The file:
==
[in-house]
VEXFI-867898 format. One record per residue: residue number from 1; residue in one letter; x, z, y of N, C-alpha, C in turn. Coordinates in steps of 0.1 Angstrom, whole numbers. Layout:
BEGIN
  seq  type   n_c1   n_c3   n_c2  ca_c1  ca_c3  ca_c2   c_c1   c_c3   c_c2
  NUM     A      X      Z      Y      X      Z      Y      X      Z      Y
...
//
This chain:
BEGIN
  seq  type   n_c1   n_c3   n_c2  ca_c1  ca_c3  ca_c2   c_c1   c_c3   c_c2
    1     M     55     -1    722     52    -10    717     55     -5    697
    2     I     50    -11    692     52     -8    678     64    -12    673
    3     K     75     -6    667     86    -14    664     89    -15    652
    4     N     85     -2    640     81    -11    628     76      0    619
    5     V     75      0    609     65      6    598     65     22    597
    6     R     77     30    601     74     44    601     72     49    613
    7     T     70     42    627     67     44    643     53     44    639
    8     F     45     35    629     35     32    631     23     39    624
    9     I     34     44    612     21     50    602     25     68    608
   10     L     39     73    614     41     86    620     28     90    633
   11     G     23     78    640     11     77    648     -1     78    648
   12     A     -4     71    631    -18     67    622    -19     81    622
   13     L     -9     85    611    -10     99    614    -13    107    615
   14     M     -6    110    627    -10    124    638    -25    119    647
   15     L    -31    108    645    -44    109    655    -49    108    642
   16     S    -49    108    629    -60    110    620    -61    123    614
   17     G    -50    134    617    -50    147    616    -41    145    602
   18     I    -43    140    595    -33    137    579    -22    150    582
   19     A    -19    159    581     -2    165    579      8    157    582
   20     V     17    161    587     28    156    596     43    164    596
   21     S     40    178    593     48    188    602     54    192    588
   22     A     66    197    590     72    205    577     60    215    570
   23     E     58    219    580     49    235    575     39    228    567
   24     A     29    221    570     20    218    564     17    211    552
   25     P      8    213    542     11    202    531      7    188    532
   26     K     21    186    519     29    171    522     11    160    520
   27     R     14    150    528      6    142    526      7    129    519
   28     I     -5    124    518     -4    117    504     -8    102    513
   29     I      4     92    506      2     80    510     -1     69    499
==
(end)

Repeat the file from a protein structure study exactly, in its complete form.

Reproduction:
[in-house]
VEXFI-867898 format. One record per residue: residue number from 1; residue in one letter; x, z, y of N, C-alpha, C in turn. Coordinates in steps of 0.1 Angstrom, whole numbers. Layout:
BEGIN
  seq  type   n_c1   n_c3   n_c2  ca_c1  ca_c3  ca_c2   c_c1   c_c3   c_c2
  NUM     A      X      Z      Y      X      Z      Y      X      Z      Y
...
//
This chain:
BEGIN
  seq  type   n_c1   n_c3   n_c2  ca_c1  ca_c3  ca_c2   c_c1   c_c3   c_c2
    1     M     55     -1    722     52    -10    717     55     -5    697
    2     I     50    -11    692     52     -8    678     64    -12    673
    3     K     75     -6    667     86    -14    664     89    -15    652
    4     N     85     -2    640     81    -11    628     76      0    619
    5     V     75      0    609     65      6    598     65     22    597
    6     R     77     30    601     74     44    601     72     49    613
    7     T     70     42    627     67     44    643     53     44    639
    8     F     45     35    629     35     32    631     23     39    624
    9     I     34     44    612     21     50    602     25     68    608
   10     L     39     73    614     41     86    620     28     90    633
   11     G     23     78    640     11     77    648     -1     78    648
   12     A     -4     71    631    -18     67    622    -19     81    622
   13     L     -9     85    611    -10     99    614    -13    107    615
   14     M     -6    110    627    -10    124    638    -25    119    647
   15     L    -31    108    645    -44    109    655    -49    108    642
   16     S    -49    108    629    -60    110    620    -61    123    614
   17     G    -50    134    617    -50    147    616    -41    145    602
   18     I    -43    140    595    -33    137    579    -22    150    582
   19     A    -19    159    581     -2    165    579      8    157    582
   20     V     17    161    587     28    156    596     43    164    596
   21     S     40    178    593     48    188    602     54    192    588
   22     A     66    197    590     72    205    577     60    215    570
   23     E     58    219    580     49    235    575     39    228    567
   24     A     29    221    570     20    218    564     17    211    552
   25     P      8    213    542     11    202    531      7    188    532
   26     K     21    186    519     29    171    522     11    160    520
   27     R     14    150    528      6    142    526      7    129    519
   28     I     -5    124    518     -4    117    504     -8    102    513
   29     I      4     92    506      2     80    510     -1     69    499